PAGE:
By Aaron Earls
As college freshmen move on to campus in the coming weeks, some may be praying their roommate is not an evangelical Christian.
Richard Shafranek, a political science Ph.D. student at Northwestern University, surveyed a group of students at a large midwestern university to discover the most and least desirable traits of a potential roommate.
Above anything else, college students don’t want to share a place with someone from a different political party. Neither do they want to room with someone who is “not at all clean and tidy.”
The next least desirable attribute, however, is someone who is an evangelical Christian.
College students would rather bunk with a country music fan or someone who goes to bed at 9 p.m., than have an evangelical Christian roommate.
While being Catholic or LGBT also had a negative impact on a potential roommate’s desirability, both were held in higher regard than evangelicals.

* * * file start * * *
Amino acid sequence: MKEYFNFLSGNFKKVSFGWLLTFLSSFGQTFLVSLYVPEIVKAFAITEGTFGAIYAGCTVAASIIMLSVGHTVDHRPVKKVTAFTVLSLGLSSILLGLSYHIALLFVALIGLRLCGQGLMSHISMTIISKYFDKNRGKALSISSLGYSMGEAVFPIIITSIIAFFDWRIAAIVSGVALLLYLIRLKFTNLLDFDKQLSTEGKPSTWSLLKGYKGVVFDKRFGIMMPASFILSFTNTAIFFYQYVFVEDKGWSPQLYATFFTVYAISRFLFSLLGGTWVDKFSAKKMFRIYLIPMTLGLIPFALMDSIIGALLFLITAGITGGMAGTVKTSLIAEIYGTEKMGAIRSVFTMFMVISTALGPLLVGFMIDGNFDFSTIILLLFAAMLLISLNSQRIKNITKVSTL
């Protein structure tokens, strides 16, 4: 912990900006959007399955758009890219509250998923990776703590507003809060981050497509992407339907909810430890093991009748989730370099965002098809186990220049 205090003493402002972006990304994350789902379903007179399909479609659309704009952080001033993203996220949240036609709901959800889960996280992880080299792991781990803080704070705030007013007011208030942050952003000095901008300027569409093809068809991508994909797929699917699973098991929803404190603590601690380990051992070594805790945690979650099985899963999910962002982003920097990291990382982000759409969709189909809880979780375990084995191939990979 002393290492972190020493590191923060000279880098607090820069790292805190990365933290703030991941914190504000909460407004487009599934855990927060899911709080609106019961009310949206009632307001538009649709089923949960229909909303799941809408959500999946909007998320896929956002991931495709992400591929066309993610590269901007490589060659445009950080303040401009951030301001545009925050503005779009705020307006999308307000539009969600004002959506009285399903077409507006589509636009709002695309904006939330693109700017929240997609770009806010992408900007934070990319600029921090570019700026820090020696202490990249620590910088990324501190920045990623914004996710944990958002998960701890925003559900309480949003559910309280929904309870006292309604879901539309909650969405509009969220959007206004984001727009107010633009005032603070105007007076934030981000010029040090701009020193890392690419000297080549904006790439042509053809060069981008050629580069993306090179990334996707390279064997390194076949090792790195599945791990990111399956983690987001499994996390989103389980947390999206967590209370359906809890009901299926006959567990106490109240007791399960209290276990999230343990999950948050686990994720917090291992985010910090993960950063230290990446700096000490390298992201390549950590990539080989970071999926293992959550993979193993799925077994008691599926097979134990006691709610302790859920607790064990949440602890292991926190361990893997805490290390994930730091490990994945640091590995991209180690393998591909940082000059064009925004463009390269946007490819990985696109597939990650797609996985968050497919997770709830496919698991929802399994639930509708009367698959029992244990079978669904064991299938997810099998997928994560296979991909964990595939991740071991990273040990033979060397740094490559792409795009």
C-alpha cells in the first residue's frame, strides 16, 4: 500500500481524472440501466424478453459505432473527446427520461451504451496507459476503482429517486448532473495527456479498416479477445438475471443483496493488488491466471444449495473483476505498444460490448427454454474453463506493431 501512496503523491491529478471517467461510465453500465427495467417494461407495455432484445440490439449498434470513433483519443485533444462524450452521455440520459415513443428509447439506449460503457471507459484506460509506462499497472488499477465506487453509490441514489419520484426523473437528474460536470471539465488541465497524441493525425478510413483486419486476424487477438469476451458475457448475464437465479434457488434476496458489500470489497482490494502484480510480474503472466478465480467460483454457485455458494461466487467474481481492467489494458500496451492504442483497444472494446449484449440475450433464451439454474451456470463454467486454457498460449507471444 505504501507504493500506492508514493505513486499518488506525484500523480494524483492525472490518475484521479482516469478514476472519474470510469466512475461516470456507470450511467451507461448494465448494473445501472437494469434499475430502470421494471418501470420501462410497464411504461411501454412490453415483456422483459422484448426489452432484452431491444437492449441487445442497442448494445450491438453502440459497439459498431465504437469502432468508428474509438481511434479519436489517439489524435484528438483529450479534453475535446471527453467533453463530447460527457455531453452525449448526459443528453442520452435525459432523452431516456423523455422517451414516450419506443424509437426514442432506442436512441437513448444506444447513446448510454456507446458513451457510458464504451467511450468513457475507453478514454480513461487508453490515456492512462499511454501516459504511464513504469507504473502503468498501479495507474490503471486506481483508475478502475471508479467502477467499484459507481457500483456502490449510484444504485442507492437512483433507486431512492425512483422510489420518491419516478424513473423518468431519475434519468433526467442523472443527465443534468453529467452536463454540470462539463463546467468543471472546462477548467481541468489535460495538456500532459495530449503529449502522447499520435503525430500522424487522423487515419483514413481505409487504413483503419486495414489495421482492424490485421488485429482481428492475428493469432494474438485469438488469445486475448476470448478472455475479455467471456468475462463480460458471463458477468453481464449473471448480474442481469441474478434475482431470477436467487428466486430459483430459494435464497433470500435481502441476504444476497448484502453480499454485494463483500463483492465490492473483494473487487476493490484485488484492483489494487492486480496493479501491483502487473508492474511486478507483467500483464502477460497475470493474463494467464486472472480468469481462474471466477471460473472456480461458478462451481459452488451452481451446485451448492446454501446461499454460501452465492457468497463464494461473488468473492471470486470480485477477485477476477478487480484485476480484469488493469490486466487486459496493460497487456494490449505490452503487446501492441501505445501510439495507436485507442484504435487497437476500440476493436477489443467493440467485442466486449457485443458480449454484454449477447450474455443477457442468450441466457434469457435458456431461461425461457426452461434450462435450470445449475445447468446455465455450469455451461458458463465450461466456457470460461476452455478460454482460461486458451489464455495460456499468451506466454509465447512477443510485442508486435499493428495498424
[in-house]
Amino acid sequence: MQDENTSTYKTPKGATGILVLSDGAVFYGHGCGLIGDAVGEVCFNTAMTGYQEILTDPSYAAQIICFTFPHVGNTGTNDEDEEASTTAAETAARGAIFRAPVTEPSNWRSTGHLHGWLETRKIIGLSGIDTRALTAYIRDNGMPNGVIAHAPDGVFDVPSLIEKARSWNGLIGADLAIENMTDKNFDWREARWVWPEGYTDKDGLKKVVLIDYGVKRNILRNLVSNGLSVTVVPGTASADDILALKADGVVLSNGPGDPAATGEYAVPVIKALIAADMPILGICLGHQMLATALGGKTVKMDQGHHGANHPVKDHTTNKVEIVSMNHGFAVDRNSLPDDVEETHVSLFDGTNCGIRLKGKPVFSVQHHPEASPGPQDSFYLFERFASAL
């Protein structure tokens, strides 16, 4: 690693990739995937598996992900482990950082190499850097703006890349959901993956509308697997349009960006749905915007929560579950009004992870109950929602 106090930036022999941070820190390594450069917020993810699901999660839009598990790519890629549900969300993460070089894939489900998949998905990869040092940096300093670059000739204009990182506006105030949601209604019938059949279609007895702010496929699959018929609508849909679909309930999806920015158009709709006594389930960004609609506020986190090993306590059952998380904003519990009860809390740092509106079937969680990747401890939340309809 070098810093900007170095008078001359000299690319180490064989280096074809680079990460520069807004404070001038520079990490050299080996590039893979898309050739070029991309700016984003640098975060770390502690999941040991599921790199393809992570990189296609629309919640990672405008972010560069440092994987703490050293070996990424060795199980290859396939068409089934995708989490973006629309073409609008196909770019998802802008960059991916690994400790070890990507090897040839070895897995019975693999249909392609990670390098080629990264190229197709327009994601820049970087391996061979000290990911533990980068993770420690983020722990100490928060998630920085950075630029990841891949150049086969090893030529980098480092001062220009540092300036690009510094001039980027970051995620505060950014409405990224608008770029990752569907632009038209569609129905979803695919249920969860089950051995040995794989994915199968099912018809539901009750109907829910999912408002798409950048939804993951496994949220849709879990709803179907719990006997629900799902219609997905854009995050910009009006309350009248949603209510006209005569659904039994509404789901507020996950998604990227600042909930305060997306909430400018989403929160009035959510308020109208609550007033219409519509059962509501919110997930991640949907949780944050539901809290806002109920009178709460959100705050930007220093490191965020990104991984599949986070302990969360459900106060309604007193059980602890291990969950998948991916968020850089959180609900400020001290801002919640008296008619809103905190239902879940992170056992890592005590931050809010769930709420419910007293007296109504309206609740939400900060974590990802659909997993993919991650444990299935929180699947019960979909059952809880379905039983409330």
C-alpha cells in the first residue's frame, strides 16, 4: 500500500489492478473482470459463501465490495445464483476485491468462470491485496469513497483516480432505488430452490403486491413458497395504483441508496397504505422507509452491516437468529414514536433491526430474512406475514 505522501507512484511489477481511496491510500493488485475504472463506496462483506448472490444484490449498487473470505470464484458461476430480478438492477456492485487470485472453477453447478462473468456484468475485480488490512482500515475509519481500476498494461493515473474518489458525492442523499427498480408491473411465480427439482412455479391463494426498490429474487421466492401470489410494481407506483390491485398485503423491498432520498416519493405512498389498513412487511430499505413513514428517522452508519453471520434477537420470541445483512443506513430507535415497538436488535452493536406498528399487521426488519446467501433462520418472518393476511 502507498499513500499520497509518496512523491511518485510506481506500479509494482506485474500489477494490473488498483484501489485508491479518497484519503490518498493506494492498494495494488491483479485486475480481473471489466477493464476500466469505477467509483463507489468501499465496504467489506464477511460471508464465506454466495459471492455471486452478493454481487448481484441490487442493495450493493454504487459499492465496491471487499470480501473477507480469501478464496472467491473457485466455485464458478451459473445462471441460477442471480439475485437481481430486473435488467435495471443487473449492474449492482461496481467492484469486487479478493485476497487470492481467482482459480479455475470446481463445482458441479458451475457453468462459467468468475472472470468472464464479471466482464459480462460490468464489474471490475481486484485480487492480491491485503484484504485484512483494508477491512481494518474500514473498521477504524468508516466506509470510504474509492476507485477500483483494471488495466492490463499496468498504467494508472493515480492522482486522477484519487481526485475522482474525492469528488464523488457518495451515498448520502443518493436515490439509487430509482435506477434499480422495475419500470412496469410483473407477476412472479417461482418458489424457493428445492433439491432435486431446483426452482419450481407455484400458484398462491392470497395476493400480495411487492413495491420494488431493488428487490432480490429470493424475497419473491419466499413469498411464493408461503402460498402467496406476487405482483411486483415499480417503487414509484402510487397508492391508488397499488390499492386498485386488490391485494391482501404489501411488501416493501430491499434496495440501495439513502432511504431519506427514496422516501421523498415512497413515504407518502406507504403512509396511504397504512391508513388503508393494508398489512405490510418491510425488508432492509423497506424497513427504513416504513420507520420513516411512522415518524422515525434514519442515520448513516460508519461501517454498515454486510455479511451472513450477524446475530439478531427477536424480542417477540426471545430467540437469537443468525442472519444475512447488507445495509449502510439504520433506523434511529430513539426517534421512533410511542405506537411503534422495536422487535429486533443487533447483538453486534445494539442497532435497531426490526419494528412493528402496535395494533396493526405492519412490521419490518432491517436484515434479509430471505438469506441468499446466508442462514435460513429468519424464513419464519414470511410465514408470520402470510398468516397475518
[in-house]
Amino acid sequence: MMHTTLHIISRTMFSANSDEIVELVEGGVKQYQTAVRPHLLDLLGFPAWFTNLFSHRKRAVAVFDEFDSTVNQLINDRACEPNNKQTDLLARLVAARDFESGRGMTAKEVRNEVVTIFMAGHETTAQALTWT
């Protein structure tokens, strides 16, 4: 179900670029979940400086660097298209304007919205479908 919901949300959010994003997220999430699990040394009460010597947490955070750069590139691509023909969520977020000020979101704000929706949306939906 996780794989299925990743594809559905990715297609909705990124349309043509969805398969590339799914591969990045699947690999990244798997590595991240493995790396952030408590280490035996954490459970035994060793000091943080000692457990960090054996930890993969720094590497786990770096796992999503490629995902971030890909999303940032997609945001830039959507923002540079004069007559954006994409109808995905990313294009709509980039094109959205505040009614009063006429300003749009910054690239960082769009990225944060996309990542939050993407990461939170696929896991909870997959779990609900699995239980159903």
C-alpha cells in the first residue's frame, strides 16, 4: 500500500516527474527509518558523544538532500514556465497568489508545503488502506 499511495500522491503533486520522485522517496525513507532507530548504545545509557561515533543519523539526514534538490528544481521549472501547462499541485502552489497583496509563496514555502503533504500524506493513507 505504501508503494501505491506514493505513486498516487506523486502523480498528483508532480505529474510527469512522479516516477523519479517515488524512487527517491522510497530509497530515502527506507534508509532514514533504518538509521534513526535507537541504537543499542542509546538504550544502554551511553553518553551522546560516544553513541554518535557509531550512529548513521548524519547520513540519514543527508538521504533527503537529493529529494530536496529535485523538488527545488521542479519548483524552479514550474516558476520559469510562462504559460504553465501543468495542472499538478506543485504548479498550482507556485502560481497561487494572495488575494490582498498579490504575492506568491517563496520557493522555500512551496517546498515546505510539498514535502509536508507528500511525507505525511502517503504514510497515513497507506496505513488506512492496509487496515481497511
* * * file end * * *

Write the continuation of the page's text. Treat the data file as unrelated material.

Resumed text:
Someone who was Hispanic, Asian, Jewish, or black were all viewed positively.
Other traits that led to a negative reaction included someone who was very interested in politics, as well as someone who was not at all interested in politics.
College students were also turned off by potential roommates who liked jazz music, visits the farmers market, is into cars, swims, plays golf, or is very clean and tidy.
Positive traits were those of the same political party, a 1 a.m. bedtime, enjoys hip-hop or electronic music, does yoga, likes foreign films, and is in the performing arts.
The most desirable trait for a roommate was one who enjoys watching sports.
Few college students wanting an evangelical roommate demonstrates the changing religious landscape on campuses.
The annual American Freshman Survey by UCLA has found significant decreases in the number of new four-year college students who identify with a religion or attend religious services.
In 1967, almost 8 in 10 college freshmen identified as a Christian. By 2017, it had fallen to around 6 in 10. Meanwhile, the percentage of those who identified as irreligious has almost quadrupled in the past 50 years—up from 8% to 30%.
However, Steve Turner, senior director of next generation mobilization for the North American Mission Board, sees a silver lining for college ministries.
“This is actually the best of times for evangelism,” he said. “It’s harder, but more fruitful because we can strip it back to the essence of our faith.”
AARON EARLS (@WardrobeDoor) is online editor of Facts & Trends.